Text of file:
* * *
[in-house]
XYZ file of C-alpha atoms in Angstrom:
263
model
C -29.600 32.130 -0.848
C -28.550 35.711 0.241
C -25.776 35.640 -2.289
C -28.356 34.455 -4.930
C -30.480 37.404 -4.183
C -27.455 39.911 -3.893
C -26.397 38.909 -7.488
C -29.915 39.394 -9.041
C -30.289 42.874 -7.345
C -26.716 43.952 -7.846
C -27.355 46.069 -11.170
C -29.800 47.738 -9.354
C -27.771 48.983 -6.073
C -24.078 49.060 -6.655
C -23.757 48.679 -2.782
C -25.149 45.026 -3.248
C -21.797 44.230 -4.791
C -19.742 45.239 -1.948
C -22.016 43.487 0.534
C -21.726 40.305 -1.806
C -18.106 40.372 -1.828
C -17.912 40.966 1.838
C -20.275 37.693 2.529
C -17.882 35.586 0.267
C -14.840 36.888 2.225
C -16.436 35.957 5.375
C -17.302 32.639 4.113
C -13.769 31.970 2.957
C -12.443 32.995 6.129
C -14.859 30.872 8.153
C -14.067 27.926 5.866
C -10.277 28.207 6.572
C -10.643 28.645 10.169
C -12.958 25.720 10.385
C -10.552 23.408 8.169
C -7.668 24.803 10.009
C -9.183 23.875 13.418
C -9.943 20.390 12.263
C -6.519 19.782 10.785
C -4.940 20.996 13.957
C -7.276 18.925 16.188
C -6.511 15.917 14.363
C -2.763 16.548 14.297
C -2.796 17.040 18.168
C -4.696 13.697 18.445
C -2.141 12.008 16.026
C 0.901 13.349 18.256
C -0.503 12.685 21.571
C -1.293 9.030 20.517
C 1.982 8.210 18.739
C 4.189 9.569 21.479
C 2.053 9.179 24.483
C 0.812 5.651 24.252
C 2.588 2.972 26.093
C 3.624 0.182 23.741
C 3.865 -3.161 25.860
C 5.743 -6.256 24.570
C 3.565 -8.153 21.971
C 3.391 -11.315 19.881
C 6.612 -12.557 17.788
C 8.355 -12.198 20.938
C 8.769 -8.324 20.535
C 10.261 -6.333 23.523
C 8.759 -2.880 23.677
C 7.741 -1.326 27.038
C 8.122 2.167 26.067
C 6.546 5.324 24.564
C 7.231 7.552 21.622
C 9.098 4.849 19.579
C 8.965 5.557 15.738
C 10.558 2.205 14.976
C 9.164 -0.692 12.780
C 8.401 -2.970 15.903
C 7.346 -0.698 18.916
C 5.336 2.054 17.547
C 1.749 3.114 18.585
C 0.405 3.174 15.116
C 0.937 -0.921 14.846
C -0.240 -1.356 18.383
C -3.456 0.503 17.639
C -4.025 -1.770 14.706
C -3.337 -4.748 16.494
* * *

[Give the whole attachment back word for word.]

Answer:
[in-house]
XYZ file of C-alpha atoms in Angstrom:
263
model
C -29.600 32.130 -0.848
C -28.550 35.711 0.241
C -25.776 35.640 -2.289
C -28.356 34.455 -4.930
C -30.480 37.404 -4.183
C -27.455 39.911 -3.893
C -26.397 38.909 -7.488
C -29.915 39.394 -9.041
C -30.289 42.874 -7.345
C -26.716 43.952 -7.846
C -27.355 46.069 -11.170
C -29.800 47.738 -9.354
C -27.771 48.983 -6.073
C -24.078 49.060 -6.655
C -23.757 48.679 -2.782
C -25.149 45.026 -3.248
C -21.797 44.230 -4.791
C -19.742 45.239 -1.948
C -22.016 43.487 0.534
C -21.726 40.305 -1.806
C -18.106 40.372 -1.828
C -17.912 40.966 1.838
C -20.275 37.693 2.529
C -17.882 35.586 0.267
C -14.840 36.888 2.225
C -16.436 35.957 5.375
C -17.302 32.639 4.113
C -13.769 31.970 2.957
C -12.443 32.995 6.129
C -14.859 30.872 8.153
C -14.067 27.926 5.866
C -10.277 28.207 6.572
C -10.643 28.645 10.169
C -12.958 25.720 10.385
C -10.552 23.408 8.169
C -7.668 24.803 10.009
C -9.183 23.875 13.418
C -9.943 20.390 12.263
C -6.519 19.782 10.785
C -4.940 20.996 13.957
C -7.276 18.925 16.188
C -6.511 15.917 14.363
C -2.763 16.548 14.297
C -2.796 17.040 18.168
C -4.696 13.697 18.445
C -2.141 12.008 16.026
C 0.901 13.349 18.256
C -0.503 12.685 21.571
C -1.293 9.030 20.517
C 1.982 8.210 18.739
C 4.189 9.569 21.479
C 2.053 9.179 24.483
C 0.812 5.651 24.252
C 2.588 2.972 26.093
C 3.624 0.182 23.741
C 3.865 -3.161 25.860
C 5.743 -6.256 24.570
C 3.565 -8.153 21.971
C 3.391 -11.315 19.881
C 6.612 -12.557 17.788
C 8.355 -12.198 20.938
C 8.769 -8.324 20.535
C 10.261 -6.333 23.523
C 8.759 -2.880 23.677
C 7.741 -1.326 27.038
C 8.122 2.167 26.067
C 6.546 5.324 24.564
C 7.231 7.552 21.622
C 9.098 4.849 19.579
C 8.965 5.557 15.738
C 10.558 2.205 14.976
C 9.164 -0.692 12.780
C 8.401 -2.970 15.903
C 7.346 -0.698 18.916
C 5.336 2.054 17.547
C 1.749 3.114 18.585
C 0.405 3.174 15.116
C 0.937 -0.921 14.846
C -0.240 -1.356 18.383
C -3.456 0.503 17.639
C -4.025 -1.770 14.706
C -3.337 -4.748 16.494